Apr 21, 2011 10:07 AM by CNN
Idaho Gov. C.L. "Butch" Otter has issued an executive order prohibiting the state from implementing the federal health care reform law.
The move Wednesday came after Otter vetoed House Bill 298, which sought to nullify the Obama administration's Patient Protection and Affordable Care Act, or PPACA.
Otter said the legislation went too far.
"The intent of that bill was to stop Obamacare, and of course I'm in total agreement with that," the governor told reporters. "It basically said that you couldn't plan anything that even looked like Obamacare."
Despite vetoing the bill, Otter used many of its key provisions in his executive order.
The order in part says: "No executive branch department, agency, institution or employee of the state shall establish or amend any program or promulgate any rule to implement any provisions of the PPACA."
The federal health care reform law has been challenged by 26 states and faces a June 8 hearing by the 11th U.S. Circuit Court of Appeals in Atlanta.
Two federal judges -- one in Virginia and the other in Michigan -- have ruled the health care act to be constitutional, while two others -- a judge in Florida and another in Virginia -- have concluded the opposite.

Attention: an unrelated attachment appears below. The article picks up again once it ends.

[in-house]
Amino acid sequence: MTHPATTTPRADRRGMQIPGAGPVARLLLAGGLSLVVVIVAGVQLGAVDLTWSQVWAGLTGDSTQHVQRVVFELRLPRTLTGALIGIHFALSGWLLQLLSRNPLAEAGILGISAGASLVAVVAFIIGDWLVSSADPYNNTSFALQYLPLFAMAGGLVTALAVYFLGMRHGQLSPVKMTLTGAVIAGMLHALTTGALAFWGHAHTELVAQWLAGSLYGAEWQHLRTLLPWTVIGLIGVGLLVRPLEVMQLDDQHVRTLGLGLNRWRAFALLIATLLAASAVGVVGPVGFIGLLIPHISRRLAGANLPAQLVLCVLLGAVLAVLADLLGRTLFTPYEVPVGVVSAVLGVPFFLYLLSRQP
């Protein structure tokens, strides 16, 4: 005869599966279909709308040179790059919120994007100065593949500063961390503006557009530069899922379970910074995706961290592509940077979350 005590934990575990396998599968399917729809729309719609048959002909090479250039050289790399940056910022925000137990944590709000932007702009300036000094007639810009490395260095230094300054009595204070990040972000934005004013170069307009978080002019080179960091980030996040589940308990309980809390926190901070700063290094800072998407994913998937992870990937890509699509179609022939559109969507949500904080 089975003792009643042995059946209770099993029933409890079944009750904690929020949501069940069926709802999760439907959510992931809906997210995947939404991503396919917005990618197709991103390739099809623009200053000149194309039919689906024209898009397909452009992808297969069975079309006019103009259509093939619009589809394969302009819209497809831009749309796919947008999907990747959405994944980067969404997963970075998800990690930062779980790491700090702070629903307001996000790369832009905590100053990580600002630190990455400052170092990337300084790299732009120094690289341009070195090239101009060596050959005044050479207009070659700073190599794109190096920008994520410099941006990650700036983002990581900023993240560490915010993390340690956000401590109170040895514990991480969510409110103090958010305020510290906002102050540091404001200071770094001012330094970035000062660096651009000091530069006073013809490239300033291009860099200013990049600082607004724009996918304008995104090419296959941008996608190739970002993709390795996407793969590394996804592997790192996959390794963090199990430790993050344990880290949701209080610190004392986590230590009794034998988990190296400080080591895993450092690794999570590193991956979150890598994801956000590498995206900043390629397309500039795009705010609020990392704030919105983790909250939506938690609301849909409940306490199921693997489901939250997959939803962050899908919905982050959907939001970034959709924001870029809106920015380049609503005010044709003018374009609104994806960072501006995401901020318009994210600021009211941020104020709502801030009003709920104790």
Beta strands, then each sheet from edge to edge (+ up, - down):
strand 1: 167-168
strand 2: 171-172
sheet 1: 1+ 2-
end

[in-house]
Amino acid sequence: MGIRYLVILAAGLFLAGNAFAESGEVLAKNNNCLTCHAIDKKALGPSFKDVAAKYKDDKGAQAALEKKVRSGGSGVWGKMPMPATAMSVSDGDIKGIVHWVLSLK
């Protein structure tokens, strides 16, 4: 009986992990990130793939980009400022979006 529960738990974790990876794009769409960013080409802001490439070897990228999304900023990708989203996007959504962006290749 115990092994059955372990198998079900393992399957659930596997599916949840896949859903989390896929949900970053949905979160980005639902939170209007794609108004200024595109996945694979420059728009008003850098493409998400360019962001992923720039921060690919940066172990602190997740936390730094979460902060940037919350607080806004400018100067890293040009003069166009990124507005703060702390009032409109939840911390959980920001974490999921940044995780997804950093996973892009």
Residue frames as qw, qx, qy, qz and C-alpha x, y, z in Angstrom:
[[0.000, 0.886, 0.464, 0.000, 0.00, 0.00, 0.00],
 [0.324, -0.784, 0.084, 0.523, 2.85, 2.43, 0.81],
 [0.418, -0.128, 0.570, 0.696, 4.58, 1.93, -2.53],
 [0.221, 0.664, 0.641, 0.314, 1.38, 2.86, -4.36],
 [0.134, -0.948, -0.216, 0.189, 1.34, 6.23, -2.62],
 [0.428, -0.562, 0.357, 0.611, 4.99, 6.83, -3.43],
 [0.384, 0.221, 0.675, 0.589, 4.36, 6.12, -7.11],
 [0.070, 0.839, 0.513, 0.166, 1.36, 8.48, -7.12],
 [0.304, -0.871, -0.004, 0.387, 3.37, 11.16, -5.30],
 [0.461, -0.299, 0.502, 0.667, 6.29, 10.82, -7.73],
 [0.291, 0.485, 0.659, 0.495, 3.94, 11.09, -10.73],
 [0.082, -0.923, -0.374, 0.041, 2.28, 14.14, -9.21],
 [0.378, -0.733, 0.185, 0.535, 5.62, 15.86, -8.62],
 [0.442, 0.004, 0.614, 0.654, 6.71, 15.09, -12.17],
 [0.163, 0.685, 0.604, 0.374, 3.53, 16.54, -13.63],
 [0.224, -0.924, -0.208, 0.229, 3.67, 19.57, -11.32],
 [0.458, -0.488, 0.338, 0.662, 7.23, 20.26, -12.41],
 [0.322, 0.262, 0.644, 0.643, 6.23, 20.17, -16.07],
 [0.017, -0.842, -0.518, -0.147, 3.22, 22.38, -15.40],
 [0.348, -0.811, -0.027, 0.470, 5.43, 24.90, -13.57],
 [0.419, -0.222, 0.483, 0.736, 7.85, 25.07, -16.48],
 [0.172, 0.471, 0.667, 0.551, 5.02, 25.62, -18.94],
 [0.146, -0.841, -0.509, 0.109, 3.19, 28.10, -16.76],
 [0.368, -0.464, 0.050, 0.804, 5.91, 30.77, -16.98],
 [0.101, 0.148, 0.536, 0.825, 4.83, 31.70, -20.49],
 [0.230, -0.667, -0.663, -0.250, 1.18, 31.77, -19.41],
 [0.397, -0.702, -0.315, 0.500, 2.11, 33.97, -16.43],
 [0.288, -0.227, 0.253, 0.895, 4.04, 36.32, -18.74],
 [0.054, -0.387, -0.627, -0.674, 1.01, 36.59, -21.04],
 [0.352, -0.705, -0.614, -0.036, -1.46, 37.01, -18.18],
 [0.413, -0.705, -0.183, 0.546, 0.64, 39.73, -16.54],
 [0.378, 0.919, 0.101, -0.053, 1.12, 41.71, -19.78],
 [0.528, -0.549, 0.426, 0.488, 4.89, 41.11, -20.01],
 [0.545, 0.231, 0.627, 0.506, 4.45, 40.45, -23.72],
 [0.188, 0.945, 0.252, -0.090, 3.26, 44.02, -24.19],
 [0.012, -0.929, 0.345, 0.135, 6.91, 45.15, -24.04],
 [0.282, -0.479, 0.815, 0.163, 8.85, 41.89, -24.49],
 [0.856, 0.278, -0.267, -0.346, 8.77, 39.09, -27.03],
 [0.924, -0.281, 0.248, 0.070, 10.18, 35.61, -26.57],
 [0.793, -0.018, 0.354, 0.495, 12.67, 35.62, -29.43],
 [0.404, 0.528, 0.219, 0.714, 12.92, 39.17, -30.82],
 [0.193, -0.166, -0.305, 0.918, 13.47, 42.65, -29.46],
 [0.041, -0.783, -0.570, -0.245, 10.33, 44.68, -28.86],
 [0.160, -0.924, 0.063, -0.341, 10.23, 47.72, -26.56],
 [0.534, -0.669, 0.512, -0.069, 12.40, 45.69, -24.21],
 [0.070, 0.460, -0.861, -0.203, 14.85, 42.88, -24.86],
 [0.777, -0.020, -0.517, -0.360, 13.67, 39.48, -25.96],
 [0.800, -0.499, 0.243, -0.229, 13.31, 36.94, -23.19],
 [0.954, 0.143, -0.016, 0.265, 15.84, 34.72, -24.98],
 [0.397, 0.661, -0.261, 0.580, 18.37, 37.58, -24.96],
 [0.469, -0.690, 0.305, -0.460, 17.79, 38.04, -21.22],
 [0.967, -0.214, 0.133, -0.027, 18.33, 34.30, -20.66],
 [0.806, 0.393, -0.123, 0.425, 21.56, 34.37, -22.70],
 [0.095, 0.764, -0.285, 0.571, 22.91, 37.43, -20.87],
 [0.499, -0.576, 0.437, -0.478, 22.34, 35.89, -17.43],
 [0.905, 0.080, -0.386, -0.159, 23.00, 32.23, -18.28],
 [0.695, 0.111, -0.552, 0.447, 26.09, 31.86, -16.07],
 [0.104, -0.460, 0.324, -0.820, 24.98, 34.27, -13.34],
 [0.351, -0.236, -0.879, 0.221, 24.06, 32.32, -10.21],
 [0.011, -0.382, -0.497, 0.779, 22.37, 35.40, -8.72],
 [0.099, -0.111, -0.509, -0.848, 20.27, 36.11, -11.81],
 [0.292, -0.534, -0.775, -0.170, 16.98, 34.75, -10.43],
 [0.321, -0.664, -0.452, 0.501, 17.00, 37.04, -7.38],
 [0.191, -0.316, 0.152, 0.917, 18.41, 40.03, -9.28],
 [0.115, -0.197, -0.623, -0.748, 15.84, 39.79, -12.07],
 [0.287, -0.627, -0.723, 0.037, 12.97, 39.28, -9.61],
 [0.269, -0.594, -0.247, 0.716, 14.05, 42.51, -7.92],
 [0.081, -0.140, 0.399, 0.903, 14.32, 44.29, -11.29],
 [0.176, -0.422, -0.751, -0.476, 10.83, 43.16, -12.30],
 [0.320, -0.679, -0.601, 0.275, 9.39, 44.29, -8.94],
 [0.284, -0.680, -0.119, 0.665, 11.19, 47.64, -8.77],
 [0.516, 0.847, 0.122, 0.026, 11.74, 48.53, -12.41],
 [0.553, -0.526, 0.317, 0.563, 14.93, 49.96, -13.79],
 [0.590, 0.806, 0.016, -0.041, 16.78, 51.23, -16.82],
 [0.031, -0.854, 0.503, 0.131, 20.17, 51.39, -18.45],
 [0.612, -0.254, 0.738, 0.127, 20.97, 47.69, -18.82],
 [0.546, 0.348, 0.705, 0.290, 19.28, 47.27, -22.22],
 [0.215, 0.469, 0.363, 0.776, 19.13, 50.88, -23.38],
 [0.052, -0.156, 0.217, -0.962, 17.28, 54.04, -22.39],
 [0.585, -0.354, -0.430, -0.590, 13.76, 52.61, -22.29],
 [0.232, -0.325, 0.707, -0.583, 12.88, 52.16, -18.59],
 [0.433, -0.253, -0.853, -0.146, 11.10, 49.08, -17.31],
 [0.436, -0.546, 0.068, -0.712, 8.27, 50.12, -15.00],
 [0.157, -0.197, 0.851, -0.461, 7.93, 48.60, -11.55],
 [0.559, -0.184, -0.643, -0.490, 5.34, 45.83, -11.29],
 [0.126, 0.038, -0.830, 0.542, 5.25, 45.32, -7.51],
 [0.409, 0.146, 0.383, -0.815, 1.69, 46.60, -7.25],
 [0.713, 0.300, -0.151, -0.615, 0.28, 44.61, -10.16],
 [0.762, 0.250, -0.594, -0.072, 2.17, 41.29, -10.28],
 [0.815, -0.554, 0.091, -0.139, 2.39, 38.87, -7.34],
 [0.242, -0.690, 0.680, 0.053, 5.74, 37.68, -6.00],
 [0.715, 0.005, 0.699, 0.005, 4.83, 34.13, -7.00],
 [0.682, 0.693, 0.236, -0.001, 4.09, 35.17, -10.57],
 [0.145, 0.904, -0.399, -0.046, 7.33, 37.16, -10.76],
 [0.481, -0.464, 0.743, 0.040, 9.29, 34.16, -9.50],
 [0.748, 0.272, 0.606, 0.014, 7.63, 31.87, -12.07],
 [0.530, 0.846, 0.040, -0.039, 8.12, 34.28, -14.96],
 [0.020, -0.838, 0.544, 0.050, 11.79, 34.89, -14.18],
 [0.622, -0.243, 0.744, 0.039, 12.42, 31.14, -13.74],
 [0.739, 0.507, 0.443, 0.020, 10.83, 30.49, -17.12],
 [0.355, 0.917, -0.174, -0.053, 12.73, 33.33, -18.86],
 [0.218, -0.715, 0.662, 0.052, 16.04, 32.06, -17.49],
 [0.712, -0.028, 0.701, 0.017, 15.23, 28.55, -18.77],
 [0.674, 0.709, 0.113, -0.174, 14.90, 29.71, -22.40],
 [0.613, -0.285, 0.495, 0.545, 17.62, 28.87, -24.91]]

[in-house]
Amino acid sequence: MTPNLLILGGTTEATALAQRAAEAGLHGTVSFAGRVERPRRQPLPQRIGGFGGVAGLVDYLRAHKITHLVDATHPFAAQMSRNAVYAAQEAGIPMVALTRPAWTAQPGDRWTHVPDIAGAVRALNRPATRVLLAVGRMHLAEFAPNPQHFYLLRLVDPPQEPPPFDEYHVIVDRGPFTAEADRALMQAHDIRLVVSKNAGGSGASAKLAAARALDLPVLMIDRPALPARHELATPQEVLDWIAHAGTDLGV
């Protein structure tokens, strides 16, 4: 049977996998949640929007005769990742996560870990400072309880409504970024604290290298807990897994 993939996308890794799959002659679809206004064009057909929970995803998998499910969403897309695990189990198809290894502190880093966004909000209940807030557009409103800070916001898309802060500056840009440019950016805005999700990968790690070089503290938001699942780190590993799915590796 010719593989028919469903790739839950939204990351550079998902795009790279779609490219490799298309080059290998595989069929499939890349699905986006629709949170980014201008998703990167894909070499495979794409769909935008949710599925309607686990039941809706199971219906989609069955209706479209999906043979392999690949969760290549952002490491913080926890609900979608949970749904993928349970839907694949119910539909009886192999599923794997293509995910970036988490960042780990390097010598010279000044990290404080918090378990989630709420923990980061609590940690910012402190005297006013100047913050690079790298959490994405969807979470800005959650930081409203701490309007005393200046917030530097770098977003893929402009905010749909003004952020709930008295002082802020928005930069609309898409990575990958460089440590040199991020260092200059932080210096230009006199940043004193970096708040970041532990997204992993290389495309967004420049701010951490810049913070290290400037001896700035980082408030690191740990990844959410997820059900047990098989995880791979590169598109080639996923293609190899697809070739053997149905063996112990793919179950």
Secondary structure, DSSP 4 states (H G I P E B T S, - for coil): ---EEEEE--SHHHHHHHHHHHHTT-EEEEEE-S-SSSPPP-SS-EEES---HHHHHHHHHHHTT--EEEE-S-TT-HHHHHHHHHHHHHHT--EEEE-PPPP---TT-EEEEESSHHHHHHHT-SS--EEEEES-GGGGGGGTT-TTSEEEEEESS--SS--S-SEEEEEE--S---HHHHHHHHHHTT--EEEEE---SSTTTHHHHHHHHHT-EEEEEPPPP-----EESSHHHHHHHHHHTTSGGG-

The Obama administration requested the hearing following a ruling by the federal judge in Florida in January declaring the federal health care reform law to be legally invalid.
Judge Roger Vinson, based in Pensacola, Florida, concluded the "individual mandate" -- a key provision requiring most Americans to purchase health insurance or face financial penalties -- is unconstitutional.
While he did not issue a formal injunction to block either parts of or the entire law from going into effect, he concluded that since the minimum coverage provision is invalid, no part of the 2,700-page law could be enforced.
In their successful request for the appellate hearing, administration lawyers argued that quick consideration by the court is crucial, given the law is so comprehensive, affecting nearly all U.S. residents. There also are lingering legal questions about whether parts of the law currently in effect can still be enforced.
The Affordable Care Act has about 450 individual components, placing a number of new or revised regulations on states, private insurance companies, employers and individuals.
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